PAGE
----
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Finlay Shakespeare
Domestic Economy Kate Hutchison , January 29th, 2019 08:38

The debut album from Bristol musician and synth builder Finlay Shakespeare is a wild and restless triumph

James Murphy might be the first person who comes to mind when you hear the reworked wails of ‘Amsterdam.’ Later, reminisce about Kele Okereke’s trilling exclamations as you listen to ‘Benedict Clayton’, and feel the Byrne-esque dictation surging throughout. Finlay Shakespeare adopts a vocal approach we’ve seen before, but its theatrical severity keeps us interested. He skips out on the brassy spoken word and calm junctures of his predecessors, though, opting for all-out drama. High-pitched yelps and elongated quaking notes vomit from a tight throat and a buzzing bodily erraticism. This vocal style dominates the whole record; and it works, weirdly. It’s rare to hear stomach-wobbling electro meet vibrant art-pop vocals, but it feels good. Shakespeare’s excited, edgy vocals posit a compelling hook, and counteract the industrious complexities of his handmade modular rhythms.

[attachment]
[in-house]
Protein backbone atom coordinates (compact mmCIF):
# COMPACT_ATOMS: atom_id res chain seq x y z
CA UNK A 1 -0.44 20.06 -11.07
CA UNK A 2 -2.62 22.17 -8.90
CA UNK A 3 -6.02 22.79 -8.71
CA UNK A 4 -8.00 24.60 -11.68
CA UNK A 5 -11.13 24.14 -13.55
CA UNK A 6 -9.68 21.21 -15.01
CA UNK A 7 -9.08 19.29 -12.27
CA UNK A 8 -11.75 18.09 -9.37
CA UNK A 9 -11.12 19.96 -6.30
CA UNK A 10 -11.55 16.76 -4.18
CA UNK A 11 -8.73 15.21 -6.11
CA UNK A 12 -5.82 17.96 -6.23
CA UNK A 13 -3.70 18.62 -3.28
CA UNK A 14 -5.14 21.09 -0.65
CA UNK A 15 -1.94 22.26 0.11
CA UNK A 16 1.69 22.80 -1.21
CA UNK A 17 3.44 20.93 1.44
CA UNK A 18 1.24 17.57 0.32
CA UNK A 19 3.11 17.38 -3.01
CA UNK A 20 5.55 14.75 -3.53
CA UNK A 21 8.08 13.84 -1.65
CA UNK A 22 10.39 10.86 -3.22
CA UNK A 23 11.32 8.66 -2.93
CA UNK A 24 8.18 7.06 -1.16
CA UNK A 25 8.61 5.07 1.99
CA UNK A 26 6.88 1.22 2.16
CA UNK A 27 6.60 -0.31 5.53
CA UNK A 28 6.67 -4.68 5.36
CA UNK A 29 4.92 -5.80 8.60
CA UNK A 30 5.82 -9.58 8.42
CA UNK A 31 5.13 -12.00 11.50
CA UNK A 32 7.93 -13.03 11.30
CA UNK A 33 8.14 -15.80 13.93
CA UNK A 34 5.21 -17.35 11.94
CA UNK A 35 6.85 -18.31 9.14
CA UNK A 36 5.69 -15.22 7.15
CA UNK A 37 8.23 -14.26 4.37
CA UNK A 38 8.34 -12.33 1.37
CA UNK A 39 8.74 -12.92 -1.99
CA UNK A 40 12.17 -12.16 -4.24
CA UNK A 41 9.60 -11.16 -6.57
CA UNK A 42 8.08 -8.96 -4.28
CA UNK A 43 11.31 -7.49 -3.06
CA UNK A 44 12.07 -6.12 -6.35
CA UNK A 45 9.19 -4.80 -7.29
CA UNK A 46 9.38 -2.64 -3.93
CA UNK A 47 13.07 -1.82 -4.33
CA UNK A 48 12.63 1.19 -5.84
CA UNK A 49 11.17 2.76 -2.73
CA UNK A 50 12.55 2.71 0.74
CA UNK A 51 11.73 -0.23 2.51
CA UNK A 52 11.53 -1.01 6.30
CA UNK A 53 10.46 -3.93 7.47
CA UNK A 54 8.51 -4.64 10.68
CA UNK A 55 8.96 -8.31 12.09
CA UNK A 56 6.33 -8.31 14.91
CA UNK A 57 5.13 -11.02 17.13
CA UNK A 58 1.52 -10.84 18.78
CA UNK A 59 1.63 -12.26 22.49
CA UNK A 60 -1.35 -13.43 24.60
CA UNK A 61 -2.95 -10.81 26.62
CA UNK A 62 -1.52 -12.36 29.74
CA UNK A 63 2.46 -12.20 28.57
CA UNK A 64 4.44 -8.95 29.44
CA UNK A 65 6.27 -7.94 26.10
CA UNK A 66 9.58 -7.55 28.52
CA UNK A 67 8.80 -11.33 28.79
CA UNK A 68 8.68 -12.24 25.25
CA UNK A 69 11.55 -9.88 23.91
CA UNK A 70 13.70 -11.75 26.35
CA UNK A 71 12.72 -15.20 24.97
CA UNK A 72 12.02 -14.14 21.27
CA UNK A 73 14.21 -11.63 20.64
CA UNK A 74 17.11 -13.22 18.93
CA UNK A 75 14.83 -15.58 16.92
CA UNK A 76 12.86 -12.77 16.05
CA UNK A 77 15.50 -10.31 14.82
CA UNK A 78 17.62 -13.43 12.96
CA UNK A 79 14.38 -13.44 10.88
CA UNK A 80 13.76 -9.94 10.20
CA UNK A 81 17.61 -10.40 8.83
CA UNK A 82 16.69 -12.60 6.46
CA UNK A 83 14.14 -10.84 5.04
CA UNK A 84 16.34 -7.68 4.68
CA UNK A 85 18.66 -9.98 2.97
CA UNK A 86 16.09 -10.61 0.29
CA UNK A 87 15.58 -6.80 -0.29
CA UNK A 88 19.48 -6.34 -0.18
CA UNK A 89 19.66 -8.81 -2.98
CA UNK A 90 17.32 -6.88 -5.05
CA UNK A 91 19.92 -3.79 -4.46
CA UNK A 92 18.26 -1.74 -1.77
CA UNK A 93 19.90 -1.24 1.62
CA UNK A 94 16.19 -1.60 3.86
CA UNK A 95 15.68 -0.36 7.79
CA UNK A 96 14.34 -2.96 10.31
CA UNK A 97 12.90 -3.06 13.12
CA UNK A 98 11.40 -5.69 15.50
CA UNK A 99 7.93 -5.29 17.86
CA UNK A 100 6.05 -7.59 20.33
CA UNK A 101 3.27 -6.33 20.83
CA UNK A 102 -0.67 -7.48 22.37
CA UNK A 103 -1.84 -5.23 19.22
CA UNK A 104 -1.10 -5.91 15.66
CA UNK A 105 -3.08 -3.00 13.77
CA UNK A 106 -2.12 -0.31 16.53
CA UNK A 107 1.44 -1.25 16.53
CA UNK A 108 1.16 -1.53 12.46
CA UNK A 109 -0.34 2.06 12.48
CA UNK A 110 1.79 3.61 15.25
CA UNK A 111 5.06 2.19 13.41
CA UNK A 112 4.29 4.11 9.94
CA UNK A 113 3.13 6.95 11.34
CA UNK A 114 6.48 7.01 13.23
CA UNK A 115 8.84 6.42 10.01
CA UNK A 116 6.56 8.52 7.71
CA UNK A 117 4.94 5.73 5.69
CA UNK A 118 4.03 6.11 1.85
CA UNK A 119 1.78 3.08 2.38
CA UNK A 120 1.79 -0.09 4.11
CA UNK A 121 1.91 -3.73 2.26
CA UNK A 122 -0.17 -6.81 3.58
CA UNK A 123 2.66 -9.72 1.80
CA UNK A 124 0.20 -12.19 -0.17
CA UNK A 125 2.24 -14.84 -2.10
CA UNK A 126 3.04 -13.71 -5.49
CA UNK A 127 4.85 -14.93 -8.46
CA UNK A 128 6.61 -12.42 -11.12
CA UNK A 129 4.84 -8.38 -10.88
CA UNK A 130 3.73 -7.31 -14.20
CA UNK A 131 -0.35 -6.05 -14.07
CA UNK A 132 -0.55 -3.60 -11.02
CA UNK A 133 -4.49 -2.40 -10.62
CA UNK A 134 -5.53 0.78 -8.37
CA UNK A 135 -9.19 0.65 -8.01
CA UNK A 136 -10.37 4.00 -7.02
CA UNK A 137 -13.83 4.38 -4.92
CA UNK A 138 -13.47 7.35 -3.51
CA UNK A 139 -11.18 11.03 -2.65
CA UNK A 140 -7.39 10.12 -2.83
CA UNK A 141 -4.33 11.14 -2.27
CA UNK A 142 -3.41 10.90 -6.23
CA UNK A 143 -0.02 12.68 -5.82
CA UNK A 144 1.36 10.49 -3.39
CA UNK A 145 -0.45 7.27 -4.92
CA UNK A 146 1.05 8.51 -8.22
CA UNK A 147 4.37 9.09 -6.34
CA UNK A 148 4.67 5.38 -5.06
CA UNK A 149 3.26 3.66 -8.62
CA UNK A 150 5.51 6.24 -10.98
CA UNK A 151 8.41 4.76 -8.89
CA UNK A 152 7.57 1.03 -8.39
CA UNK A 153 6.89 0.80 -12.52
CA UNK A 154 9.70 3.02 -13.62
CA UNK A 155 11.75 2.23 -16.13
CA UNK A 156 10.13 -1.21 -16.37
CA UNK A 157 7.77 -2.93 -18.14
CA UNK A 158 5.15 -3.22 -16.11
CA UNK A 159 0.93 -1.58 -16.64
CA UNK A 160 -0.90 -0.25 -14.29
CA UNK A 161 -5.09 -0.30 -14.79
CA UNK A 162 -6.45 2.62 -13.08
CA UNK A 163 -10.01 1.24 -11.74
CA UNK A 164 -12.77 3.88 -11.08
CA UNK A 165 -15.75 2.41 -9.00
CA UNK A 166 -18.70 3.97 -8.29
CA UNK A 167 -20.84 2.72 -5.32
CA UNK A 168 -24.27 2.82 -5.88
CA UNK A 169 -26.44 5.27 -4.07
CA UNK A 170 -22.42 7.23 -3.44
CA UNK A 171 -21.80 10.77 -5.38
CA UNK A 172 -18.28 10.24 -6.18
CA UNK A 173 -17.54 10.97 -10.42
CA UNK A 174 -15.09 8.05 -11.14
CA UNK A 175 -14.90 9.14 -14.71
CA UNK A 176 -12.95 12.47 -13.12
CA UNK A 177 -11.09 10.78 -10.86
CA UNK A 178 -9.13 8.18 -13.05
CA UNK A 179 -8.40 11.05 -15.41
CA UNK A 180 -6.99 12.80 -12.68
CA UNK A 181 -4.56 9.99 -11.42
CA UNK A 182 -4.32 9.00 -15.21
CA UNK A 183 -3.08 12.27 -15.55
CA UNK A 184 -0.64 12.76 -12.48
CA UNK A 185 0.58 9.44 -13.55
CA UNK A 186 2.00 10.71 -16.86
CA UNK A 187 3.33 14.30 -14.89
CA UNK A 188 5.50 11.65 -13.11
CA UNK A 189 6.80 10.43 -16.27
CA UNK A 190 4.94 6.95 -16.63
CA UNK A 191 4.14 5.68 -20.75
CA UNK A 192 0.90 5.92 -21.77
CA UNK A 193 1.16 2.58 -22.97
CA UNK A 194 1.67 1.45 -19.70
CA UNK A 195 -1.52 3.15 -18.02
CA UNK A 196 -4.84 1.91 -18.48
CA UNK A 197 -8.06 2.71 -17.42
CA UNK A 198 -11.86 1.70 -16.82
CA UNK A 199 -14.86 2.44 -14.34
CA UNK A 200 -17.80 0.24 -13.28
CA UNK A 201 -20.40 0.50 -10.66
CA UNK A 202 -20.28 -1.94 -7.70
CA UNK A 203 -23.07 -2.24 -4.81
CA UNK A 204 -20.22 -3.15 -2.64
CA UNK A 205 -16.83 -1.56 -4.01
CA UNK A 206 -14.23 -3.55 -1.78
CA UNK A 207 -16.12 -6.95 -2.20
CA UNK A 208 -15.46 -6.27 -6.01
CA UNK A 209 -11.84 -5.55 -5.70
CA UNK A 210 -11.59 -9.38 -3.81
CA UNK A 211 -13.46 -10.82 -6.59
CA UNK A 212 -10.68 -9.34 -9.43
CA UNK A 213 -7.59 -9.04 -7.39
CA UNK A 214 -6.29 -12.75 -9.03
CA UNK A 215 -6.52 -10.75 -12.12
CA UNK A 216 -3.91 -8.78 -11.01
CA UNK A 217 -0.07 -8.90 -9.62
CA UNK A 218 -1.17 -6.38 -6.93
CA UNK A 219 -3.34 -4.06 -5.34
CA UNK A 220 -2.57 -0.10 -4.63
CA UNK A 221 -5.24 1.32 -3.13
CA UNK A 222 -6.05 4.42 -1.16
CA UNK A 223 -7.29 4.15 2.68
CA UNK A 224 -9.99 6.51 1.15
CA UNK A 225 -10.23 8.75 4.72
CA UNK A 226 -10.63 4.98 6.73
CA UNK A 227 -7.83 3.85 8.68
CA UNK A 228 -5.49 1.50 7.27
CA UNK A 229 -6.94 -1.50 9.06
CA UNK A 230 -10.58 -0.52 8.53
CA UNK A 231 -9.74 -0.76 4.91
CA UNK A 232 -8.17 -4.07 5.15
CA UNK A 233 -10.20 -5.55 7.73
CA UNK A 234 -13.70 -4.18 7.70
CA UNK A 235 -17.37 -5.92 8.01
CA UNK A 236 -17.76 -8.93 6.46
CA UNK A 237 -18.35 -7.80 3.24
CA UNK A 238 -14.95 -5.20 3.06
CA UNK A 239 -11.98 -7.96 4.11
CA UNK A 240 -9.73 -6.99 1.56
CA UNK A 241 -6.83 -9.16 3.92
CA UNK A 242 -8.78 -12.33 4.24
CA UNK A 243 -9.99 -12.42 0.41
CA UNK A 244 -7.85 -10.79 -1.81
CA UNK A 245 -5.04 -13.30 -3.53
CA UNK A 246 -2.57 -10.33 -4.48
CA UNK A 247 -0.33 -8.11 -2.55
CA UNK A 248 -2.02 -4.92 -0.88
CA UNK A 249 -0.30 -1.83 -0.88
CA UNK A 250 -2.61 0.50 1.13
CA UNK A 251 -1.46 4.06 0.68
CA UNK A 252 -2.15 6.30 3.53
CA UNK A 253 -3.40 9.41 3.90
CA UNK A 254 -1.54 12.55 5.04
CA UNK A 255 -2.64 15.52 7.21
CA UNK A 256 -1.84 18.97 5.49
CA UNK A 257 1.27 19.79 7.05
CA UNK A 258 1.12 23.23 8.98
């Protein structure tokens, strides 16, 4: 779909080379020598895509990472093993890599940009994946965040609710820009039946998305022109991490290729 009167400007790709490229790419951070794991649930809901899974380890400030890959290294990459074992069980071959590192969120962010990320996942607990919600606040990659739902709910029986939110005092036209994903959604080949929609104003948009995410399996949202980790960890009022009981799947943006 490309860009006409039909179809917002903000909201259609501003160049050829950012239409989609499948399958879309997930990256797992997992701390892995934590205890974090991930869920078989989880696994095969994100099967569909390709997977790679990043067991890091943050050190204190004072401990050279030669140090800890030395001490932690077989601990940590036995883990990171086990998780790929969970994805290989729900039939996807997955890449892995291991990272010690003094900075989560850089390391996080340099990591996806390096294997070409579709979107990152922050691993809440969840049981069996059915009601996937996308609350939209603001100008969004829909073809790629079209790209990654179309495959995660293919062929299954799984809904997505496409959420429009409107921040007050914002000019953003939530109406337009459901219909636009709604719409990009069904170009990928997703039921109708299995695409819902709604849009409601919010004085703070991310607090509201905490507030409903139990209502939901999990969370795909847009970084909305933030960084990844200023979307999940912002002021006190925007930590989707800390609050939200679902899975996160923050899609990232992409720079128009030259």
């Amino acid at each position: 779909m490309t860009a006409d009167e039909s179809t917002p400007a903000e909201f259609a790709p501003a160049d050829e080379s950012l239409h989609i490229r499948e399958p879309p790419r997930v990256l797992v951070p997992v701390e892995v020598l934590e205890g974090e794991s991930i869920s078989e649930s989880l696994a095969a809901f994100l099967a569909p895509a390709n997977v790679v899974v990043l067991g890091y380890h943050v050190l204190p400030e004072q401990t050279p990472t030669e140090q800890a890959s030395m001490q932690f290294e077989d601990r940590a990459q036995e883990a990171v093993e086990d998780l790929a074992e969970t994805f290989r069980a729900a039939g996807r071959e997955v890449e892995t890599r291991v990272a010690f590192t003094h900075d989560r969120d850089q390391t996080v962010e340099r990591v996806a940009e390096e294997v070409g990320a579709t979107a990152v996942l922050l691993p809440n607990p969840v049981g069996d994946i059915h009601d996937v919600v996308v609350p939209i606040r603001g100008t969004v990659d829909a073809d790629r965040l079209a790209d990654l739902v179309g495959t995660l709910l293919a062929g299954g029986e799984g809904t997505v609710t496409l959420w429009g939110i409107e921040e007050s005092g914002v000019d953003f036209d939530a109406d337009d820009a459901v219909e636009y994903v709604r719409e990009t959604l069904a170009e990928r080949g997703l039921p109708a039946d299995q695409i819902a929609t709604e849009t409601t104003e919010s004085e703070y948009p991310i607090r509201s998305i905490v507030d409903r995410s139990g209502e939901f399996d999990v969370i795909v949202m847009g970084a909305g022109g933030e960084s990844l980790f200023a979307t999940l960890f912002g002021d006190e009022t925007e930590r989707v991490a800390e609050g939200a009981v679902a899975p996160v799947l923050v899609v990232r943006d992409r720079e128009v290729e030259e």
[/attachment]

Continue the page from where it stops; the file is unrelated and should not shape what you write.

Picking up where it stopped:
Lead single and LP centrepiece ‘Luleå’ quickly establishes the record’s overriding mood: ardent, flamboyant and dense. It dives straight for an infectious kick-drum beat, which pulsates between acidic accents and a quickfire electro-fuelled melody. ‘Dublin’ takes a sharper, trance-inspired edge similar to Factory Floor’s early days (side note: FF’s Nik Void made this album’s geometric artwork); ‘Heston’ fiddles with spiky acid vibratos. Domestic Economy uses complex dancefloor elements with unwithering confidence. The assured intricacies shouldn’t be a surprise; Shakespeare owns a synth-making business in Bristol.

Melodically, Domestic Economy has a lot going on – it’s the reason behind the album’s irresistible turbulence. Instead of nurturing a single, synth groove, Shakespeare’s work offers layers galore, rapid diversions and depth. But not every track explores electronica quite so ferociously. ‘Perris’ and ‘Pittville’, one third and two thirds of the way through, offer intermittent recoveries. They strip sound back to minimal synth and pained eerie vocal, and punctuate the album’s vigour and rattling-cum-crunchy accents. Shakespeare’s a one-man band – he usually performs alone – and these two tracks hint at intervals during a live show, a chance to assimilate the synthetic drama. It’s a clever structure; Domestic Economy swings between the restrained and the raucous.